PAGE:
Turning now to FIG. 3, the x and y data corresponding to a microseismic event from each of the three receivers are read into computer memory from storage (step 100) and then are transformed to north and east earth coordinates 102. This transformation is accomplished by coordinate rotation through an angle determined by the tool clamping arm azimuth and geophone orientation using well-known trigonometric relationships. While not absolutely necessary for the method, transformation of the data to north and east earth coordinates permits the source location to be determined with respect to known surface directions.
FIG. 4 illustrates the "Event Display" which is used to view the data as the user scrolls through a file of recorded events. Time series data recorded by each of the three receivers, R1, R2, and R3, are shown transformed to northerly and easterly components. Each of the three plots consists of two traces, a P-wave trace and an S-wave trace, for the receiver in question. Note that the duration of the microseismic event shown in FIG. 4 is less than 300 milliseconds.
On entry to the Event Display, the text data in the upper left corner corresponds to an initial event location. The text data on the Event Display (and all other displays) is continuously updated as the event analysis proceeds. The initial position may be set by the program to the location of the previous event, or perhaps to some arbitrary location such as a position due east, at the depth of the top receiver, 100 feet from the well. The initial solution location is not critical to the method, but if the new event is located near a prior event then proper initialization may expedite solution of the current event.
Recorded events are examined using the Event Display to determine if the recorded signals are likely to be microseismic in origin (some recorded datasets are not) or if the event appears to be interpretable. There are events that are recorded that produce significant signals at only one receiver, and these are generally found to be uninterpretable events that are likely to have been generated near the wellbore. The user proceeds to analyze a particular event if the event appears to be interpretable.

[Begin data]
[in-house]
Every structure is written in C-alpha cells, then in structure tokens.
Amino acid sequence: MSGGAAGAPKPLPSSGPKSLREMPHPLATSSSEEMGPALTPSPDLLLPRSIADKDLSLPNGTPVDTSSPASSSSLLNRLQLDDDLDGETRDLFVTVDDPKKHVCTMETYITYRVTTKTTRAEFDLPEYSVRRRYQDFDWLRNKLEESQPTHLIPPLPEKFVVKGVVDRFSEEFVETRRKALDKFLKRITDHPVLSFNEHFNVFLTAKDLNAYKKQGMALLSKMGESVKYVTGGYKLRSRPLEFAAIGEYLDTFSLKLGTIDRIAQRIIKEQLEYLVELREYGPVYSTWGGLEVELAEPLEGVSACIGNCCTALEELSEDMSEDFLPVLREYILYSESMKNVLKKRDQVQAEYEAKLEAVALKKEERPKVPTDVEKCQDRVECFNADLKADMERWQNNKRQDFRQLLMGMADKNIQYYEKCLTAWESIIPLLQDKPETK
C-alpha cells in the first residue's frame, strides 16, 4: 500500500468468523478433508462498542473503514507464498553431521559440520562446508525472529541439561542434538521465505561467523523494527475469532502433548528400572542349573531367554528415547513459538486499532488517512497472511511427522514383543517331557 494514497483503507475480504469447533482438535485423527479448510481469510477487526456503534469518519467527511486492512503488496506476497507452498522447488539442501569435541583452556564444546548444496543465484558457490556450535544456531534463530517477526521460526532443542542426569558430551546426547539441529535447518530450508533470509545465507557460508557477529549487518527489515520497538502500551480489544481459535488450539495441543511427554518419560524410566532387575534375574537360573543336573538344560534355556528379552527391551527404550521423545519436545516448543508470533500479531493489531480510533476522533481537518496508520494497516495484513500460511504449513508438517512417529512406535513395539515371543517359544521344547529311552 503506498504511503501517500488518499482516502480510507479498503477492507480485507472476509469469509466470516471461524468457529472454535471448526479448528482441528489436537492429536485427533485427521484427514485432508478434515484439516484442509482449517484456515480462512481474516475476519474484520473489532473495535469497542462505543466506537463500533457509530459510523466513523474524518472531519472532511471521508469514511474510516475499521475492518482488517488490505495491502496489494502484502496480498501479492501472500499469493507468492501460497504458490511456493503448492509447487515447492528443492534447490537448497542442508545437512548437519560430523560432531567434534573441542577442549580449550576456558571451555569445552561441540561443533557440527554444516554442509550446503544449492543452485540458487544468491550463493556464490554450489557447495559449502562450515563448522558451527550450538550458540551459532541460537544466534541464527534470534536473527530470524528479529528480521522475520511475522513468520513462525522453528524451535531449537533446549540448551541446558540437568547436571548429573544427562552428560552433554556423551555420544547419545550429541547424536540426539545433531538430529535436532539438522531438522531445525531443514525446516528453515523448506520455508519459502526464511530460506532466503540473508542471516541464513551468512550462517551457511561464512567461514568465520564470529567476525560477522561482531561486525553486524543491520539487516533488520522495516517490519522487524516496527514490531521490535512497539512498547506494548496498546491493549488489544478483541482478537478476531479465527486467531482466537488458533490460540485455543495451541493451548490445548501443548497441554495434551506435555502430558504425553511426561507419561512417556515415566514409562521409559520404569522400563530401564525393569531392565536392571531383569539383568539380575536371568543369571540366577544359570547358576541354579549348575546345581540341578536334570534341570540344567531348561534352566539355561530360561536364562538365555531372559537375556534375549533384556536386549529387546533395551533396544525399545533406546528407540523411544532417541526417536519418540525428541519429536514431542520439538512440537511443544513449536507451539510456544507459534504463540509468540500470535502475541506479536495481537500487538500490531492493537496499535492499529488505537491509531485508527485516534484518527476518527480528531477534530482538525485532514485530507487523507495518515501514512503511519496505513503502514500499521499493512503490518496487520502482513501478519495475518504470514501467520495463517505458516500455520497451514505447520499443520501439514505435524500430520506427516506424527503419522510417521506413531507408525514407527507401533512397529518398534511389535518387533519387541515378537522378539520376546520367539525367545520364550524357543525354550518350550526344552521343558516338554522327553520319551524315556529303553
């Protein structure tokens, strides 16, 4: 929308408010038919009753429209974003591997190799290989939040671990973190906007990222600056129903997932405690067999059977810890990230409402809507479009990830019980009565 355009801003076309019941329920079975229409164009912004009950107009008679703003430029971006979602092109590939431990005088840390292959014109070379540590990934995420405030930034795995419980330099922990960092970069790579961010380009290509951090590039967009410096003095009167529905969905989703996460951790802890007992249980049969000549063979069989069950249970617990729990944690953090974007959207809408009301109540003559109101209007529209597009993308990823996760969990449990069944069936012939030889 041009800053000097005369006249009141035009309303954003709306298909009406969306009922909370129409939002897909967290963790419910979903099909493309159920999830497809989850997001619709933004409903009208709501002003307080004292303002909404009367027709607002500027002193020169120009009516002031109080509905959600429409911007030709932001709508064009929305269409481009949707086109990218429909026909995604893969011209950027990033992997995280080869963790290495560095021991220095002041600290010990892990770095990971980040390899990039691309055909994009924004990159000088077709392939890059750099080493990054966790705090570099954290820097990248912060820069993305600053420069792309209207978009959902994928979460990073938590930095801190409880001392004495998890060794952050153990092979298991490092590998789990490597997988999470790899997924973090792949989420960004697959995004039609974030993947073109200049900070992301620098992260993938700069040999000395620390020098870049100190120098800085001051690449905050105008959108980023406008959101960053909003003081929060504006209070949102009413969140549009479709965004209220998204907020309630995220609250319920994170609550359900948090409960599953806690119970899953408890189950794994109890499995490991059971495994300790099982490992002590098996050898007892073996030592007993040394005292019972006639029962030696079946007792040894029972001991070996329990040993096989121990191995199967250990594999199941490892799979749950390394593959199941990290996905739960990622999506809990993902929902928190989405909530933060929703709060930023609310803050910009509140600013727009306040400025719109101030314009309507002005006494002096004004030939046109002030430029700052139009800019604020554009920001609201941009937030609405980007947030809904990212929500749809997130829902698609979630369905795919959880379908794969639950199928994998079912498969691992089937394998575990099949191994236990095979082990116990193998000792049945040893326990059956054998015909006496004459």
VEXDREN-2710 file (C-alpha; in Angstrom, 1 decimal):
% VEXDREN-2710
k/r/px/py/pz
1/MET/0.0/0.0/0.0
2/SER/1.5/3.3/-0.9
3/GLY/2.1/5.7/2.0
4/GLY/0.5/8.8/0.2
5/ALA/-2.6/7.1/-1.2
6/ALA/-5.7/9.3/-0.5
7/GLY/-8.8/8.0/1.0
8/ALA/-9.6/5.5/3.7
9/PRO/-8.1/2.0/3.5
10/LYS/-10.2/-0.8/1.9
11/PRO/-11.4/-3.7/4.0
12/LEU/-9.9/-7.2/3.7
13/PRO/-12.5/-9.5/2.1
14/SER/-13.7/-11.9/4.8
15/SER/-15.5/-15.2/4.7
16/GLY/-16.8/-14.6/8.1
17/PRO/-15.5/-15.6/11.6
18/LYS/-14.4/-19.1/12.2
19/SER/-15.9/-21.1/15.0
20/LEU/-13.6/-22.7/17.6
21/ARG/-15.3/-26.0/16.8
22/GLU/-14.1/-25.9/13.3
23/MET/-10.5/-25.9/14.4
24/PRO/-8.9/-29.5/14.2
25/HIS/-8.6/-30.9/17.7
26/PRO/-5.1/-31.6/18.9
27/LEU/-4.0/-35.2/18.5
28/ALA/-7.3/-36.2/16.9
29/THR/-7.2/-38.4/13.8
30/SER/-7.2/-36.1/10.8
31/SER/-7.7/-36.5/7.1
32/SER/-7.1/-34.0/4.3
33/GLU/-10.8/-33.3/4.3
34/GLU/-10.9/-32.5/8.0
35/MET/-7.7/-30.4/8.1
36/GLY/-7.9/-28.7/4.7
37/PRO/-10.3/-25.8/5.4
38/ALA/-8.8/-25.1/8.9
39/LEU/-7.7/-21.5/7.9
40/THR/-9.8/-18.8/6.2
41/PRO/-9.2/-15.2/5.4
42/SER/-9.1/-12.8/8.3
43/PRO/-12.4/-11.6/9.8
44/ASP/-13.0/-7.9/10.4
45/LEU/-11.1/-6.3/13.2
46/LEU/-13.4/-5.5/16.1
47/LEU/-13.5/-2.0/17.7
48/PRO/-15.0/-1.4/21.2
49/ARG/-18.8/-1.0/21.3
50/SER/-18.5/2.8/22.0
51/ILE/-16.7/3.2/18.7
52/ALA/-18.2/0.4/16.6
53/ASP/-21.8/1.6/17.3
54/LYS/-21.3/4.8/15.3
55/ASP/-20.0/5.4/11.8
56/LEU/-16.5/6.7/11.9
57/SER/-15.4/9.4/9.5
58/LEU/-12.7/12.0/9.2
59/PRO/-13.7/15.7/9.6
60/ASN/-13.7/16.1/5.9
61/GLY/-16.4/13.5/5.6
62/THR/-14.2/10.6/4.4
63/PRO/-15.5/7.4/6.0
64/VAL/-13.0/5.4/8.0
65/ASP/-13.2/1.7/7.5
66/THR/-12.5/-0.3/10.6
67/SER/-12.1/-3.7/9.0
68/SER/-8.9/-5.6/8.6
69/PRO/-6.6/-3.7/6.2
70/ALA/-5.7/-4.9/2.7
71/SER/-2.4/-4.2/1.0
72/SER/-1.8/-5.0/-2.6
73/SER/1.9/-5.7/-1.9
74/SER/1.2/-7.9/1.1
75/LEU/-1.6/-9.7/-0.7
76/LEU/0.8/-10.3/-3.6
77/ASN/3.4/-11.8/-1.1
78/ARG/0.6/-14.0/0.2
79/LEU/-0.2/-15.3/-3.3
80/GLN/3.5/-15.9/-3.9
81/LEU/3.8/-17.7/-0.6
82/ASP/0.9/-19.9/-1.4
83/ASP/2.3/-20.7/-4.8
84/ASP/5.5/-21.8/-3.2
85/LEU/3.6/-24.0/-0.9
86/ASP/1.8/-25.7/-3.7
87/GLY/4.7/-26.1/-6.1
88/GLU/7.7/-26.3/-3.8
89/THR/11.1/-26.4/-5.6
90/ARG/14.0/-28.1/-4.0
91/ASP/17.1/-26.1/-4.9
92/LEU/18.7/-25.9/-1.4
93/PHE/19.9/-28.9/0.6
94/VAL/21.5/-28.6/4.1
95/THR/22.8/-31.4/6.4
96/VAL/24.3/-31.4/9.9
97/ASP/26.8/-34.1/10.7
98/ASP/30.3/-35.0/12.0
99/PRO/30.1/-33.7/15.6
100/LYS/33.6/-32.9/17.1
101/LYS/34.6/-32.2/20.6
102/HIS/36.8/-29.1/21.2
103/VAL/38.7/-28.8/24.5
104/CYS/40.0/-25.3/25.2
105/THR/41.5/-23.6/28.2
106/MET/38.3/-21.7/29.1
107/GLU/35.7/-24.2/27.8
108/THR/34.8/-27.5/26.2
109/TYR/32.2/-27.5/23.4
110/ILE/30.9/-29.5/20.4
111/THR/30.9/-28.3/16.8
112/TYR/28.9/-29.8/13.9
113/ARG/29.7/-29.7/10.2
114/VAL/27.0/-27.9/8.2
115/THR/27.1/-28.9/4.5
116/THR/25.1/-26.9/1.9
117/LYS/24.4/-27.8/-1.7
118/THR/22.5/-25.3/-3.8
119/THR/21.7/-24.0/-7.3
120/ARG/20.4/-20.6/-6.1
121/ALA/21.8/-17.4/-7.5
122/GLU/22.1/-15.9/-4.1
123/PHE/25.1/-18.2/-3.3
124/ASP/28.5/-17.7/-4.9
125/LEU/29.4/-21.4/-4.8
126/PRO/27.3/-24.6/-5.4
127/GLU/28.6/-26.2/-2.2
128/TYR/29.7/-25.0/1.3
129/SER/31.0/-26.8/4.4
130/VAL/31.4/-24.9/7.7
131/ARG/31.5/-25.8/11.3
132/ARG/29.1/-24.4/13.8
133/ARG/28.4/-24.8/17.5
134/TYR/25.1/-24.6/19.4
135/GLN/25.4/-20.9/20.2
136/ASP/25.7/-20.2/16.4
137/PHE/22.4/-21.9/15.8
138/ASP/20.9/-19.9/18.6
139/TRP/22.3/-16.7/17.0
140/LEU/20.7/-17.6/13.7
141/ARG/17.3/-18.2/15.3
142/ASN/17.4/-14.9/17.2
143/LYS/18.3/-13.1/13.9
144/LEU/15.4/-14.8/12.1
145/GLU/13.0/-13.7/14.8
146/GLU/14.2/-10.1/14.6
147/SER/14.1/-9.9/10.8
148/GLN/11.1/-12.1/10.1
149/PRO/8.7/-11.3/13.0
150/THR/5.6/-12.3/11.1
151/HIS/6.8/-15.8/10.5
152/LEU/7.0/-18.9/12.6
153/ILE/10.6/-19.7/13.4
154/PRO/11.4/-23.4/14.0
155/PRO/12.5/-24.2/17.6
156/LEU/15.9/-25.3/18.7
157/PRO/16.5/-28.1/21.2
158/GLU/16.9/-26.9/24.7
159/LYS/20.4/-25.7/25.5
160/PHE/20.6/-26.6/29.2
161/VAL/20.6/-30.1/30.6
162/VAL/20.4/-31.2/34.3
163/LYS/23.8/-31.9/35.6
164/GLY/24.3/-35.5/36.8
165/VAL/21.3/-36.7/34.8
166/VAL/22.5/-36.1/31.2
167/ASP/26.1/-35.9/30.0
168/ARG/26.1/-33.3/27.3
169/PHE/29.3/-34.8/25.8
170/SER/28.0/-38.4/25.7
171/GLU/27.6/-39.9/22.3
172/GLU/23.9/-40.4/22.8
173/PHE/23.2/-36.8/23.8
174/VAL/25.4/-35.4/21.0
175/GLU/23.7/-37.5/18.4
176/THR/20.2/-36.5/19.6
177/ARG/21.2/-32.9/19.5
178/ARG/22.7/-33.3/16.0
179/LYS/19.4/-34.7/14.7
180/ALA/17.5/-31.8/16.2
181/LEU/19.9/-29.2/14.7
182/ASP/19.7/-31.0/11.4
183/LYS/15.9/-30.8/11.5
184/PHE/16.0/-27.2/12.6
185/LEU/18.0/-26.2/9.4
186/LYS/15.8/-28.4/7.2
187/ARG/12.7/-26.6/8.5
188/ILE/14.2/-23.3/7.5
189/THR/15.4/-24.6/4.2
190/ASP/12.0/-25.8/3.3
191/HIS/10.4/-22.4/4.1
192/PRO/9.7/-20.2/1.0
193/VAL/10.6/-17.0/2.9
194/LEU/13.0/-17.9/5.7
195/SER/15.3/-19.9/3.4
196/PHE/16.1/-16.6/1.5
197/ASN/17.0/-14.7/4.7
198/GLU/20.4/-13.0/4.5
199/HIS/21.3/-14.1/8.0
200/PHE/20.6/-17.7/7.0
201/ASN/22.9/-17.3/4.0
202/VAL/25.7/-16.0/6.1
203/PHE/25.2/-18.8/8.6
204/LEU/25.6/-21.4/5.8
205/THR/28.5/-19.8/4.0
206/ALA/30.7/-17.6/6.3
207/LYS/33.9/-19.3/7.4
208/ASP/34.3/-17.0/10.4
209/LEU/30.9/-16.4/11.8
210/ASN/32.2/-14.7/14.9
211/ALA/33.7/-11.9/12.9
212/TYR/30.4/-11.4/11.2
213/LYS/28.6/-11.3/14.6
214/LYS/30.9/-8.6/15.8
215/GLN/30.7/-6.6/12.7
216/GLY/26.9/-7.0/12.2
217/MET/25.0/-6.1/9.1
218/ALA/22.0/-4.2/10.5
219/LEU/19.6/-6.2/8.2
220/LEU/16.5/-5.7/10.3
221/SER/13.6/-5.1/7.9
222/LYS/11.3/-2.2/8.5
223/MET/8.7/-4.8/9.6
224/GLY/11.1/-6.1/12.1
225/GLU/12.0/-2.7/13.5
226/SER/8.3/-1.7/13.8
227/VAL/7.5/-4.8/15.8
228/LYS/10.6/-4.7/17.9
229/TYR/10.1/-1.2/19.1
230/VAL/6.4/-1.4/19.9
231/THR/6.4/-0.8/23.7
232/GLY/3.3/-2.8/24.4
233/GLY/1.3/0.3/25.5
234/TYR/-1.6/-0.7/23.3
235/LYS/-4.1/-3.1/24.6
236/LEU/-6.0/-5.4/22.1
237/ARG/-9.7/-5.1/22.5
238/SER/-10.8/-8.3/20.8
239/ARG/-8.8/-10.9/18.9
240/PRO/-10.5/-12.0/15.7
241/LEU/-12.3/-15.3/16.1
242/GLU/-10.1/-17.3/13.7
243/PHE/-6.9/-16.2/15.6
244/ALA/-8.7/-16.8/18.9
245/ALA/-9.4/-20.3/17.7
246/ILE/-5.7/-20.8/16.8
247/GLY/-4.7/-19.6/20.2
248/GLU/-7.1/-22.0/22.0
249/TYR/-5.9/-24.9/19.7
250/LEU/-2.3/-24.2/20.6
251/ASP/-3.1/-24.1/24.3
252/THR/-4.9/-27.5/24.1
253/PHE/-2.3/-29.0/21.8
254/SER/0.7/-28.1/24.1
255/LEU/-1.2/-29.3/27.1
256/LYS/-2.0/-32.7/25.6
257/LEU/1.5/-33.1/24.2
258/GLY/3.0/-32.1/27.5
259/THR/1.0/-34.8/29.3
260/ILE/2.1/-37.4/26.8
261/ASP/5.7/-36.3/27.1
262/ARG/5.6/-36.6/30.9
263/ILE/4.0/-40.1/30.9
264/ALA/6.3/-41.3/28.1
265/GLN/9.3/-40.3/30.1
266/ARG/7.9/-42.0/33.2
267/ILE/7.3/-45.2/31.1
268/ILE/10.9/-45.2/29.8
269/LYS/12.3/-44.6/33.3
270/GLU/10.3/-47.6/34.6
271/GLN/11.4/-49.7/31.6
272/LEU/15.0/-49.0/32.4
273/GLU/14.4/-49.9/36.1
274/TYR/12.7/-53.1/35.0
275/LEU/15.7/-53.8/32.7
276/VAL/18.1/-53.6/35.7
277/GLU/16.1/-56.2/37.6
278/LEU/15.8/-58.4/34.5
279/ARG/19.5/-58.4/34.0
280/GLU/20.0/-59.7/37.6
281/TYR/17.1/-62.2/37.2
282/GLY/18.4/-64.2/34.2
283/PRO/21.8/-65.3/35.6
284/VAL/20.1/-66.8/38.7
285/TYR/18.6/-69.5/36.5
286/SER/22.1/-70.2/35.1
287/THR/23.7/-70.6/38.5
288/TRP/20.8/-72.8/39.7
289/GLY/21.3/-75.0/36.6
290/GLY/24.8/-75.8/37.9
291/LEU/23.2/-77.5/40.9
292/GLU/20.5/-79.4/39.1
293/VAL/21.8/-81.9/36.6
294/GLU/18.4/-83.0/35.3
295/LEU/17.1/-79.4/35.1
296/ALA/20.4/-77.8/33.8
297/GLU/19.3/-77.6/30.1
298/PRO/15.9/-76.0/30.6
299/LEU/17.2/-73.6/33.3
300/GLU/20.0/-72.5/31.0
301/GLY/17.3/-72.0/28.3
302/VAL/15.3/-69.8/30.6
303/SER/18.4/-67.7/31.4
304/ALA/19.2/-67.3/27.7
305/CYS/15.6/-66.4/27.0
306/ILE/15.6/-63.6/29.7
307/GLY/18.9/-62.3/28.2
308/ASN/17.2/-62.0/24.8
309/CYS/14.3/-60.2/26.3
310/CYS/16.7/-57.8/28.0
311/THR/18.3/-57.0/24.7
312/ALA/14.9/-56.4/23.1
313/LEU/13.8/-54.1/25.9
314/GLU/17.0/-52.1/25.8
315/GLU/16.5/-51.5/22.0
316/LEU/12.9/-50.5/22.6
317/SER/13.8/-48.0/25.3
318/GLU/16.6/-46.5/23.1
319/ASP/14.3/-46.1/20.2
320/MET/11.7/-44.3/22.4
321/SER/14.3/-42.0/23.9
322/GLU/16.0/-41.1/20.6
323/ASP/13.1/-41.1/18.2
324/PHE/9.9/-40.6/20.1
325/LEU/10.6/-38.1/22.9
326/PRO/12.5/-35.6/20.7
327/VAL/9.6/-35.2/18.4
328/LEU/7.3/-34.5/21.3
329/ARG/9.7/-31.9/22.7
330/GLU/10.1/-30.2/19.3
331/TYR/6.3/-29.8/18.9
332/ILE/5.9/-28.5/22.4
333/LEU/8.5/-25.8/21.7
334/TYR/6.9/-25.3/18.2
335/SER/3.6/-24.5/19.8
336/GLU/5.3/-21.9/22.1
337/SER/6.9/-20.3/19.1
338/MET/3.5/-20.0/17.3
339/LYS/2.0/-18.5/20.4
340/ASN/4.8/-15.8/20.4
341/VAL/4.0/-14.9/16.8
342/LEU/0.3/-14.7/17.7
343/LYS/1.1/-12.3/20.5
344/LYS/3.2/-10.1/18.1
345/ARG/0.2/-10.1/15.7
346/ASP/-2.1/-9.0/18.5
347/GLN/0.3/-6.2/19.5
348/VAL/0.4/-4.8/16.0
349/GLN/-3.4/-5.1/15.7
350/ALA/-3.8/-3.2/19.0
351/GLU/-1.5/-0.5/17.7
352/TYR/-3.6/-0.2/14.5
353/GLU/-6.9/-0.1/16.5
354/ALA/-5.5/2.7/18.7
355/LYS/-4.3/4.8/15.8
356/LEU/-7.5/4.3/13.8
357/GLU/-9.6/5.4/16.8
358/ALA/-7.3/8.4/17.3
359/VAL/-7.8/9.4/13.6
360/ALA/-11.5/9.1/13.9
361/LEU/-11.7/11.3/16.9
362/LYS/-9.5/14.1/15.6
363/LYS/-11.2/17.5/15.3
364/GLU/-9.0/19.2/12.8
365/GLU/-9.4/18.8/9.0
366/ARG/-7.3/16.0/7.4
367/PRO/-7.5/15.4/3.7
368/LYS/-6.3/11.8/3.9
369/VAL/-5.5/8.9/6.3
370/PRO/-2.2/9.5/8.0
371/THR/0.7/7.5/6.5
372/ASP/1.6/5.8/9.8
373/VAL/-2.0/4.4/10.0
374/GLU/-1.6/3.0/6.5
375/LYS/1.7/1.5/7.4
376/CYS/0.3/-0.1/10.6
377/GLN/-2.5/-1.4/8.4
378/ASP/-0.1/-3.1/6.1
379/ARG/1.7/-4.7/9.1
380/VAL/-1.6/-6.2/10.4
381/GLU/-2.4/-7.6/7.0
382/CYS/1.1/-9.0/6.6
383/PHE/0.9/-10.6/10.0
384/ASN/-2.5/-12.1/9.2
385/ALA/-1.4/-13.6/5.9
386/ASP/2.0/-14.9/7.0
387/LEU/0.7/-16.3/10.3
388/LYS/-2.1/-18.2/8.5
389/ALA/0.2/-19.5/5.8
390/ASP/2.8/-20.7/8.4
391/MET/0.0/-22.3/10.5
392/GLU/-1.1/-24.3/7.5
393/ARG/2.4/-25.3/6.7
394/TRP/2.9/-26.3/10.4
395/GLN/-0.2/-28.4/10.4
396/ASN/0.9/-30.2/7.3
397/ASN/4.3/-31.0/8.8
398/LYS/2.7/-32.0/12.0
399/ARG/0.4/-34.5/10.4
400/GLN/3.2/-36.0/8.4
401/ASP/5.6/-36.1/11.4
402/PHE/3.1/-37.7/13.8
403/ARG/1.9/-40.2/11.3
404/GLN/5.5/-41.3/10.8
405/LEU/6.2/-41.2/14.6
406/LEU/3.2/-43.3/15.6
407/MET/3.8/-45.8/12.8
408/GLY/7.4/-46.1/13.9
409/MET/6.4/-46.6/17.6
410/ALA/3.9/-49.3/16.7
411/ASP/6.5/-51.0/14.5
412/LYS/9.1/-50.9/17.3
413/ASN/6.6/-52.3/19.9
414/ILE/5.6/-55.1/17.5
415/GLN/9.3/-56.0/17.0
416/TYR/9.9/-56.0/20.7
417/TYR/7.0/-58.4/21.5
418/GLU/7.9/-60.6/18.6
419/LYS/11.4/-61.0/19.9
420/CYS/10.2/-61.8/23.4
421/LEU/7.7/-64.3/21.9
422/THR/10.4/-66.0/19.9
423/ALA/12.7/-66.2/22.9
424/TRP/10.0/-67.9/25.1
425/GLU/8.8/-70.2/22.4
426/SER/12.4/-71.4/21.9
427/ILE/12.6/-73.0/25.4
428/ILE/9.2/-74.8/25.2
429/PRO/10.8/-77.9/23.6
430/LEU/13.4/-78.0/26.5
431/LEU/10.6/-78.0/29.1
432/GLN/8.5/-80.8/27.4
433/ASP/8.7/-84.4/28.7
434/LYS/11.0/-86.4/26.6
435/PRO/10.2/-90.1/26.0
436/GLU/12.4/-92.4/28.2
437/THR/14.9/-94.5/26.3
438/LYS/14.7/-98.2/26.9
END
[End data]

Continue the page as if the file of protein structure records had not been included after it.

The next step of the method is to initialize the solution (reference numeral 104 in FIG. 3). The results of this step are displayed in a "Cursor Display," an example of which is shown in FIG. 5. In FIG. 5, windowed portions (e.g., from 75 to 125 milliseconds) of the horizontal component data are shown with no time shifts applied. Cursors 200, 202, and 204 are used to identify P-wave arrival times, and cursors 206, 208, and 210 are used to identify S-wave arrival times. These cursors are defined using the current source location estimate shown in the upper left corner of the display and the associated traveltimes tP1, ts1, tP2, tS2, tP3, and t3 calculated as described above. Because the traveltime differences are measured, and the instant of the event is unknown and must be estimated, there is one degree of freedom corresponding to one cursor that must be assumed or positioned manually. This cursor is known as the "anchor cursor." The solution is initialized by selecting one of the P-wave or S-wave arrivals on one of the receivers as an anchor cursor location (step 106 on FIG. 3). By default, the P-wave arrival time of the largest amplitude event is selected for the anchor, but any of the other P-wave or S-wave arrivals may be used if desired. Movement of the current source location will be reflected by changes in the remaining five free cursors. The position of the anchor cursor does not change as the source location is varied. Hodogram crossplots of the windowed P-wave and S-wave data shown on the left side of the Cursor Display are used to adjust the source azimuth angle (step 108 in FIG. 3).
The current source location is shown both in the text and in graphical form, depicted in the x-z plane by a black square with lines to the tool image on the left border of the time series portion of the display. The source location may be varied in four directions (up, down, left, right). As the source location is varied in the Cursor Display, the P-wave cursors 200, 202, and 204 and the S-wave cursors 206, 208, and 210 and hodogram images (described below) will change to reflect changes in the acoustic traveltimes from the updated source location to each receiver.
Also shown in FIG. 5 are cursors 212 and 214 showing possible arrival times of near-wellbore events that might be traveling at the velocity of seismic waves in water (about 4800 ft/sec) or in steel (about 17,000 ft/sec). The Cursor Display allows for screening of such events.
The azimuth angle to the source location may not be well determined when entering the Cursor Display. It may be possible to update the azimuth from this display using the two hodograms along the lower left side of the display. These are small versions of the Horizontal Hodogram Display (FIG. 7) discussed below. The hodogram crossplots are updated for a time window about each of the P-wave and S-wave cursor locations corresponding to the time shifts applied in the Alignment Display (FIG. 6) discussed below.
From the Cursor Display, time difference fixes may be selected as described in more detail below. This task is essentially one of recognizing that, at the current source location, one of the fifteen P--P, S--S, or P-S time differences are approximately matched and ready to be "fixed."